The earliest Anglo-Saxon kings were military leaders who ruled with the aid of thanes (lords). The Anglo-Saxons settled in small tribal villages or townships of timber huts thatched with straw, reeds, or heather. By the 800's, village life had become more organized. The Anglo-Saxon kings had allotted land to their thanes and had made them overlords of some villages. Villagers became dependent on their thane and had to give him food and labour.

Saxon villages consisted of about 20 to 30 families, all faithful to their leader. Local rules were made by the "moot", which was a small meeting held on a grassy hill or under a tree. Sometimes it judged cases between the people of the village. The many villages were, as time went by, grouped into "hundreds", and the "hundreds" were grouped into "shires". Each "hundred" had an open-air court of justice, and the judges were called aldermen. Important cases were judged by the sheriff of shire or by a king's representative called a reeve. These cases were discussed at a shire moot or meeting, which was a 

kind of local parliament, which met usually twice a year. The King's council was called the Witan, which was a kind of parliament of wise nobles and clergy. The Witan advised the king and was the highest law court. It could make laws and choose, or elect new kings. 

The Anglo-Saxon peoples spoke languages belonging to the Germanic group of languages. The speech of the Anglo-Saxons predominated in England and formed the basis from which the English language developed.

The Anglo-Saxons were pagans and worshipped different gods: the sun, the moon, and such nature gods as Odin (Woden) and Thor. Their names are reflected in the names of the days of the week: Tiu (Tuesday) was the god of war, Woden (Wednesday) was the supreme god and the god of kings, Thor (Thursday) was the god of storm, Frigga (Friday), Woden's wife, was the goddess of nature and of love.

St. Augustine, a missionary from Rome, brought Christianity to the Anglo-Saxons in the south. He converted Kent in the late 590s and founded the Church of England in 597.

^ 2.3. Struggle against the Viking raiders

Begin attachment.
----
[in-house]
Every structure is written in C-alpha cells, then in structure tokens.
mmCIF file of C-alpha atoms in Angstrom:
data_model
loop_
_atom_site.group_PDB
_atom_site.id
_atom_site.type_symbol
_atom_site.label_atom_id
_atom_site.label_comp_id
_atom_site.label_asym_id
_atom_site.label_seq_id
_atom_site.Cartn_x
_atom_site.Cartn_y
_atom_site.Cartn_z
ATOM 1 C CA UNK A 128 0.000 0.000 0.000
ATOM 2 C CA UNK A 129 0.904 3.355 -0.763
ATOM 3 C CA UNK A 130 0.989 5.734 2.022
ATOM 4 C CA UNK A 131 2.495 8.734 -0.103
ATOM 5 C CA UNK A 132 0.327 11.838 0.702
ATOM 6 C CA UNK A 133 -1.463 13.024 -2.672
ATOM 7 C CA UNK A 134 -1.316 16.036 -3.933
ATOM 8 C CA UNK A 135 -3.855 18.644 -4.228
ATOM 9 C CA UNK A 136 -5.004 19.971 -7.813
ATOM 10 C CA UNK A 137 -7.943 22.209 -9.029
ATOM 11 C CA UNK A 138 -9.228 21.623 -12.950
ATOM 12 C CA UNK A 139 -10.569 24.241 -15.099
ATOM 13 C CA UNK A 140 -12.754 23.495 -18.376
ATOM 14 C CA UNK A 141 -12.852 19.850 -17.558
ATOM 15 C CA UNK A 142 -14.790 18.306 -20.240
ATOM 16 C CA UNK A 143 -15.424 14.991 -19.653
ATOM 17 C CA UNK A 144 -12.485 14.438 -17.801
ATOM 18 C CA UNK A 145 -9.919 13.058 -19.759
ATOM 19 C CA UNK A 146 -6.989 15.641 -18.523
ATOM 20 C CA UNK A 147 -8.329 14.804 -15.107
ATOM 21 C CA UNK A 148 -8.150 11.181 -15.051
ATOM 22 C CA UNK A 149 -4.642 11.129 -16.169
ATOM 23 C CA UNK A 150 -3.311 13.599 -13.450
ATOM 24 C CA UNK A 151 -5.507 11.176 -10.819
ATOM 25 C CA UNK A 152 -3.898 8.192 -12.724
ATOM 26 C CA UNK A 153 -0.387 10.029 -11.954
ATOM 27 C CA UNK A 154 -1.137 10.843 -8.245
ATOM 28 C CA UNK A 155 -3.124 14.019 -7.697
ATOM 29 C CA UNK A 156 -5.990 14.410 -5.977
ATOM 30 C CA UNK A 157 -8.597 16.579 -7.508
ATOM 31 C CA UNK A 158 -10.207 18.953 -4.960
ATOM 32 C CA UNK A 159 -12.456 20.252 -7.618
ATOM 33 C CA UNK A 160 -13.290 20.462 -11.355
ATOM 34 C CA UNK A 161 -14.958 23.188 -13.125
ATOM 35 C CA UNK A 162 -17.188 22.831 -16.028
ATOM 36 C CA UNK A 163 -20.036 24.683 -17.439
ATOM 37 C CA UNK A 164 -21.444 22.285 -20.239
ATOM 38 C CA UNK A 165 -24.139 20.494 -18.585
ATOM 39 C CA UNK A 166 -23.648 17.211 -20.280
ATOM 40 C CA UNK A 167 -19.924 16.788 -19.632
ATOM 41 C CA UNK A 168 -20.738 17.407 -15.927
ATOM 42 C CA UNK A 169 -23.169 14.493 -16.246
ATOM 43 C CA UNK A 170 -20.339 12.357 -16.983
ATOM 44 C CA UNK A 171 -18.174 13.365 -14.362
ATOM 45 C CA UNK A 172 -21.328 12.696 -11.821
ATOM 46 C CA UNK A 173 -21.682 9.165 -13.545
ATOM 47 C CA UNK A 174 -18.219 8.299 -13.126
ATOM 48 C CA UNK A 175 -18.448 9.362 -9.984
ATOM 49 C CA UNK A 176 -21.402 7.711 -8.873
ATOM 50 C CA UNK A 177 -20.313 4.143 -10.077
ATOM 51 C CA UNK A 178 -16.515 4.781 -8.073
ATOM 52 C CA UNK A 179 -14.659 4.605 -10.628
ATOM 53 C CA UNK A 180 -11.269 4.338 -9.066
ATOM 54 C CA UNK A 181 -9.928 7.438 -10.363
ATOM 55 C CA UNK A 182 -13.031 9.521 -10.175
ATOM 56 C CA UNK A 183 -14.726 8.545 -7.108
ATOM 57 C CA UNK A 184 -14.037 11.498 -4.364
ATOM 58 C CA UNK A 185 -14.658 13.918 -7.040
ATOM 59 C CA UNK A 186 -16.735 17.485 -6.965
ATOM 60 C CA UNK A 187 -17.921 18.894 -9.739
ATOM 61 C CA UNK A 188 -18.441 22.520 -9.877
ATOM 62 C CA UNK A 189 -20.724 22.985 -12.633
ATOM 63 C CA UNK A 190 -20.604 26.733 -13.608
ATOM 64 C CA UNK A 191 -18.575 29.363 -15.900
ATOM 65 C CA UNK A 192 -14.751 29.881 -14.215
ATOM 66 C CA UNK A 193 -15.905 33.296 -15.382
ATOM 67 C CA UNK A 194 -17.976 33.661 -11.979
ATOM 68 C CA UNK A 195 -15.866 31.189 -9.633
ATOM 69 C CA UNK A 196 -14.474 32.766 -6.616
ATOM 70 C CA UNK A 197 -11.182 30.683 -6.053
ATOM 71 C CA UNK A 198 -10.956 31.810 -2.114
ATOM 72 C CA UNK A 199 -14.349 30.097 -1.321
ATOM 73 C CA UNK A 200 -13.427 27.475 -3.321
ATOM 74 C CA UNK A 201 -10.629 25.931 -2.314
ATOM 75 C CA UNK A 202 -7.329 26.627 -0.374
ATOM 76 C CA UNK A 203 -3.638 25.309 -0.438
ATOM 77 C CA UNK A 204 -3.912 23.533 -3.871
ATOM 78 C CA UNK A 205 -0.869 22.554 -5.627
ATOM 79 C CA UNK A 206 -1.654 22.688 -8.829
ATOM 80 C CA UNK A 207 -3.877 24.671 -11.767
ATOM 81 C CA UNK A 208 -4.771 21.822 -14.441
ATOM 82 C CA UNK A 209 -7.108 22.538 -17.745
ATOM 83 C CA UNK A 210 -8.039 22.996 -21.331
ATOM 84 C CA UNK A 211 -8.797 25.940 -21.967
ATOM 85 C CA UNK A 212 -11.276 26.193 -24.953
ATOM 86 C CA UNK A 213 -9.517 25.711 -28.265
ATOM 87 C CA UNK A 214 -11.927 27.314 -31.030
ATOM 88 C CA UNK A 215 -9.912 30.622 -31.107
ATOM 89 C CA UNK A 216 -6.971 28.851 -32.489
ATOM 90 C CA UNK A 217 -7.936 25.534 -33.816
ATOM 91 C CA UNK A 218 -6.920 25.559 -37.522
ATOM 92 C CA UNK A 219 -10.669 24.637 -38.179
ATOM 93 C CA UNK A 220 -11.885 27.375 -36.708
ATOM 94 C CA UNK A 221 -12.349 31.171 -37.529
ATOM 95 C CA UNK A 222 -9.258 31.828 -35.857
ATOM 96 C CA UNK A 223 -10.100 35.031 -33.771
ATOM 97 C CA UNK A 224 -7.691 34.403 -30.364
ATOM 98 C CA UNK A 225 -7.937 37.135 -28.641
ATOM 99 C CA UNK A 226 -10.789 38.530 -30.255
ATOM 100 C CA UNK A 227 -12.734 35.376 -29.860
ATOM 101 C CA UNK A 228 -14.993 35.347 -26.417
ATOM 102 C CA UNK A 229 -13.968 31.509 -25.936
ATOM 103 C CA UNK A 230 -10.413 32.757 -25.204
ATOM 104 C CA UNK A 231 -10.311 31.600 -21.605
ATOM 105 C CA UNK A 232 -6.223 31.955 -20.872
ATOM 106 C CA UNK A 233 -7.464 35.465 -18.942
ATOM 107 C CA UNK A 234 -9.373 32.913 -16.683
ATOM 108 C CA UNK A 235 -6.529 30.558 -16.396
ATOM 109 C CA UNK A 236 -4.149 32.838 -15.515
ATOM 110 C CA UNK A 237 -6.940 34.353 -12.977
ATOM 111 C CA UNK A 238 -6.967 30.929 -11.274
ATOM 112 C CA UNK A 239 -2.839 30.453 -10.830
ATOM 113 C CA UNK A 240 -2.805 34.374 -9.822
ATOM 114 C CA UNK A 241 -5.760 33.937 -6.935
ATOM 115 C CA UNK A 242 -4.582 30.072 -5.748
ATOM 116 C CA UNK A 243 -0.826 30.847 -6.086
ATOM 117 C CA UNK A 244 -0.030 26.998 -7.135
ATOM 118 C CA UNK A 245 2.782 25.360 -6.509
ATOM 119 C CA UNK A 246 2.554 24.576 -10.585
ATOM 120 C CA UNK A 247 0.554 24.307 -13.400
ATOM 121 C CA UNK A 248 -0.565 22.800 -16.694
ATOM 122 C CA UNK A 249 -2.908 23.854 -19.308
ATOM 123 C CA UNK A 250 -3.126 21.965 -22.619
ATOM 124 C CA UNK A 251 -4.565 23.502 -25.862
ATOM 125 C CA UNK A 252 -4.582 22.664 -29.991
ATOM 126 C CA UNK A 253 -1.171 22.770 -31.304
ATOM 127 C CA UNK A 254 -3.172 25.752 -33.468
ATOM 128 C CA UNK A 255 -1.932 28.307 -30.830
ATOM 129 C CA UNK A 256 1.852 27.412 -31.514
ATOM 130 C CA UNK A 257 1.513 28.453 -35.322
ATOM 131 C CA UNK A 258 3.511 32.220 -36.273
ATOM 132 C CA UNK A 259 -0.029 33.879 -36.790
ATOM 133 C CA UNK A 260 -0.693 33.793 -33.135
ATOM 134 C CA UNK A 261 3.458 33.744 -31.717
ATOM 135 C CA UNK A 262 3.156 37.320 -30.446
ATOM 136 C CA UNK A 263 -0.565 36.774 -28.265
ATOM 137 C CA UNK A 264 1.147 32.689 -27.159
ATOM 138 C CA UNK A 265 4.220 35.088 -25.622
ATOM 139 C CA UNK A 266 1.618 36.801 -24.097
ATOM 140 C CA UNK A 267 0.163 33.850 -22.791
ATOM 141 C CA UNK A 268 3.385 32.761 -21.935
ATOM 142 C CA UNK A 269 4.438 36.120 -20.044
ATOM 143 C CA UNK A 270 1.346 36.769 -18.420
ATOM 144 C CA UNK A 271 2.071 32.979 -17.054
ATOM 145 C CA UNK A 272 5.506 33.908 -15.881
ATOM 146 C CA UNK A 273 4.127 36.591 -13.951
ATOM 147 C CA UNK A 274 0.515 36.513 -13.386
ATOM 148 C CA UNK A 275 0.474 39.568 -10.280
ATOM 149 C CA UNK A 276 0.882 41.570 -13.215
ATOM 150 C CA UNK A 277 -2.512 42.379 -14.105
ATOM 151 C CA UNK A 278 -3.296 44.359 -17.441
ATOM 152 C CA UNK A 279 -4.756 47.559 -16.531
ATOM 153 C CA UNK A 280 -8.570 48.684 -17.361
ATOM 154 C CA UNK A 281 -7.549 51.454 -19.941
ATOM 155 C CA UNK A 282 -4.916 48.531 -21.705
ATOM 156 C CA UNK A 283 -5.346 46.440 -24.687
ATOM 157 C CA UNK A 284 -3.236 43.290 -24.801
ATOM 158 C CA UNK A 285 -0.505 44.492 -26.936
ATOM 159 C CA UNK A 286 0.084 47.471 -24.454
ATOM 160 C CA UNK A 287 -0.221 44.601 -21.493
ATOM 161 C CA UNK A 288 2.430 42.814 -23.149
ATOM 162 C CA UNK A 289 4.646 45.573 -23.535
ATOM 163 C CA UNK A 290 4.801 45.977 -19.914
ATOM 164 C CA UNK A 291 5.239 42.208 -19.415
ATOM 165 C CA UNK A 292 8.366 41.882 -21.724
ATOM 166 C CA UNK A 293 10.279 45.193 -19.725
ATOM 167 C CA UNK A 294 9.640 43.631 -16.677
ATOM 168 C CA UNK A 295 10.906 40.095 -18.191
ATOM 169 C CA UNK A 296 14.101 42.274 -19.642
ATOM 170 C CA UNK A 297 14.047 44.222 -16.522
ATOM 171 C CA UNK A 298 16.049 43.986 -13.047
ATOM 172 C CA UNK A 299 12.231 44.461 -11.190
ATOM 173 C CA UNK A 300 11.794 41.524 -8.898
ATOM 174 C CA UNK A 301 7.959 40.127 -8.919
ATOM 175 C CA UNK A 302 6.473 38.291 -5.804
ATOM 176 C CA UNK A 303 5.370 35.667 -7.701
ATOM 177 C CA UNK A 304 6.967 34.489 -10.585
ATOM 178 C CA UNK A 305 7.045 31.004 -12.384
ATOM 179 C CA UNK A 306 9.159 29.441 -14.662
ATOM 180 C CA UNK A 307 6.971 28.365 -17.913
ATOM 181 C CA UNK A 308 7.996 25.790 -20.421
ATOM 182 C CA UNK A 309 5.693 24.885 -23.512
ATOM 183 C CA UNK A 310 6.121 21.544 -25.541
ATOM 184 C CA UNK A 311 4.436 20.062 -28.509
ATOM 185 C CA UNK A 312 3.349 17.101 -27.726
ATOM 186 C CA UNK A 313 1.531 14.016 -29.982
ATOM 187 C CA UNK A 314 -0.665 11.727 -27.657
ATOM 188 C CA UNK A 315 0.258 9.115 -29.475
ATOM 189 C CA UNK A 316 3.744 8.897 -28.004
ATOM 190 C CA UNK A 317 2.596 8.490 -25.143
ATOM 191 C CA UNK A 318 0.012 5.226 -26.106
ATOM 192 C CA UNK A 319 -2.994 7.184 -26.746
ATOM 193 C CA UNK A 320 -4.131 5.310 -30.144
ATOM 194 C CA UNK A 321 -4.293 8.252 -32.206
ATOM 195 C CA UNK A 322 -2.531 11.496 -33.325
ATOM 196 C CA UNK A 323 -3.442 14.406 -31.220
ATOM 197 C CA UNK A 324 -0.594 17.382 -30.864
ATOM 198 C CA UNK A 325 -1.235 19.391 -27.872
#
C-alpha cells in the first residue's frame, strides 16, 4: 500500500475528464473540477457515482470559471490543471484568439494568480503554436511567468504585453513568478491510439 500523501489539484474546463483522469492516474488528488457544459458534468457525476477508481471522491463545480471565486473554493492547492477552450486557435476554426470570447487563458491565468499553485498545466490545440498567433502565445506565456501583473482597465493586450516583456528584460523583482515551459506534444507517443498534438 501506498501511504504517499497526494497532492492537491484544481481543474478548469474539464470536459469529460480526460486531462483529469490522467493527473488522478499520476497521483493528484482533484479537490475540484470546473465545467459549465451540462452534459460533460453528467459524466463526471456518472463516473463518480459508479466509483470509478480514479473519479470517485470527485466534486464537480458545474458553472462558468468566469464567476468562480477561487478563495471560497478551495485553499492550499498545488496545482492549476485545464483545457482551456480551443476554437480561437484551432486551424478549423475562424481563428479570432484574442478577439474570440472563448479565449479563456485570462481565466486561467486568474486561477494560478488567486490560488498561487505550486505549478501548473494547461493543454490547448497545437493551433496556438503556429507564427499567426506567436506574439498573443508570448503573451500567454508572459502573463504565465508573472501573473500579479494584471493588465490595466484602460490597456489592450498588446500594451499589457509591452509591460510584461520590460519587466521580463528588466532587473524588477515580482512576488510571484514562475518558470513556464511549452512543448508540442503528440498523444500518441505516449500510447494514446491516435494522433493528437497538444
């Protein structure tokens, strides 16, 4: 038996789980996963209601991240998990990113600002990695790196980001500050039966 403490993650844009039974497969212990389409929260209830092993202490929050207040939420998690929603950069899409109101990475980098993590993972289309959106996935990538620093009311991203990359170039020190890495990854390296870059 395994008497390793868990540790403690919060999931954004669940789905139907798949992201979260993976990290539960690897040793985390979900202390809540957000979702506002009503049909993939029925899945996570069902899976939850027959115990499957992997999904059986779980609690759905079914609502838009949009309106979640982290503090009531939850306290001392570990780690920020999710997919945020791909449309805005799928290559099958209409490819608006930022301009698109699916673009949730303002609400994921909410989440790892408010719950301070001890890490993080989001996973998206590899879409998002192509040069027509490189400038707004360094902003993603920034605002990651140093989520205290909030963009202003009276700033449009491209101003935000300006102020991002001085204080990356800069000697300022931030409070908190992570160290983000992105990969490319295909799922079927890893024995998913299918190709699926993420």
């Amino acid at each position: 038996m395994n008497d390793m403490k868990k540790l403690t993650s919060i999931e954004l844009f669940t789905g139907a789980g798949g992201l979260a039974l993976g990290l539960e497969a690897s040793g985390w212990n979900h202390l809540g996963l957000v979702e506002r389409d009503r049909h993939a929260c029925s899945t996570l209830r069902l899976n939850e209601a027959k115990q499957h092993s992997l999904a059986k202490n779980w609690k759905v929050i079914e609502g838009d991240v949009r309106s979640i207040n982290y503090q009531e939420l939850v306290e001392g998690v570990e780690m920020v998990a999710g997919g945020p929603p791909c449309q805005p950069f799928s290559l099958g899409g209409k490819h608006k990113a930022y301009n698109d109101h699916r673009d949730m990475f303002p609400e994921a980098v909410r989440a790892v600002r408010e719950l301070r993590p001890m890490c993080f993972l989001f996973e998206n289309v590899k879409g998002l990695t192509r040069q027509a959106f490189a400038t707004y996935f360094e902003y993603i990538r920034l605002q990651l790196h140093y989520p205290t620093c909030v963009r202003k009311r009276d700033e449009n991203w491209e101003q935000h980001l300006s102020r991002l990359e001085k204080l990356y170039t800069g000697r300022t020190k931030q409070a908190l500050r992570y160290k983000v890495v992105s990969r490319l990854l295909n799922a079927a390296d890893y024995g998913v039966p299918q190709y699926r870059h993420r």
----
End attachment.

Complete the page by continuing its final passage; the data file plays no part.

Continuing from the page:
In the late 700's, Vikings, seafaring people from Scandinavia, raided several European countries for plunder. The Vikings from Denmark (the Danes) went mostly to England and Wales, and those from Norway (the Northmen) went mainly to Scotland and Ireland.

Vikings first raided the Wessex coast in 789. They raided the Hebrides in 794 and Ireland in the next year. Their raids became more frequent in the 800s. They attacked rich monasteries. They plundered and burnt villages, took slaves, and left survivors to starve.

The Anglo-Saxons understood that their small kingdoms must unite to struggle against the Danes successfully. At the beginning of the 9th century, Wessex became the leading kingdom. Egbert, the king of Wessex, united several neighbouring kingdoms and became the first king of the united country. Since 829, the greater part of the country was united under the name “England”. An important event that contributed to the unification of the country and the development of culture was the adoption of Christianity in England in 664. Wessex united the rest of England in the fight against the Danes.

In the 9th century, the latter conquered and settled the extreme north and west of Scotland, and also some coastal regions of Ireland. Danish Vikings first 

settled permanently in England in 851. By 870, they had conquered every English kingdom except Wessex.

Their conquest of England was halted when King Alfred the Great (871-901) defeated them in 886. This resulted in a treaty that divided England between Wessex and the Danes.

By the terms of this treaty, the Peace of Wedmore, the Danes accepted Christianity. They also agreed to live in an area north of a line drawn from the River Thames to Chester, and south of a line drawn from the River Tees to the Solway Firth. This area was called the Danelaw.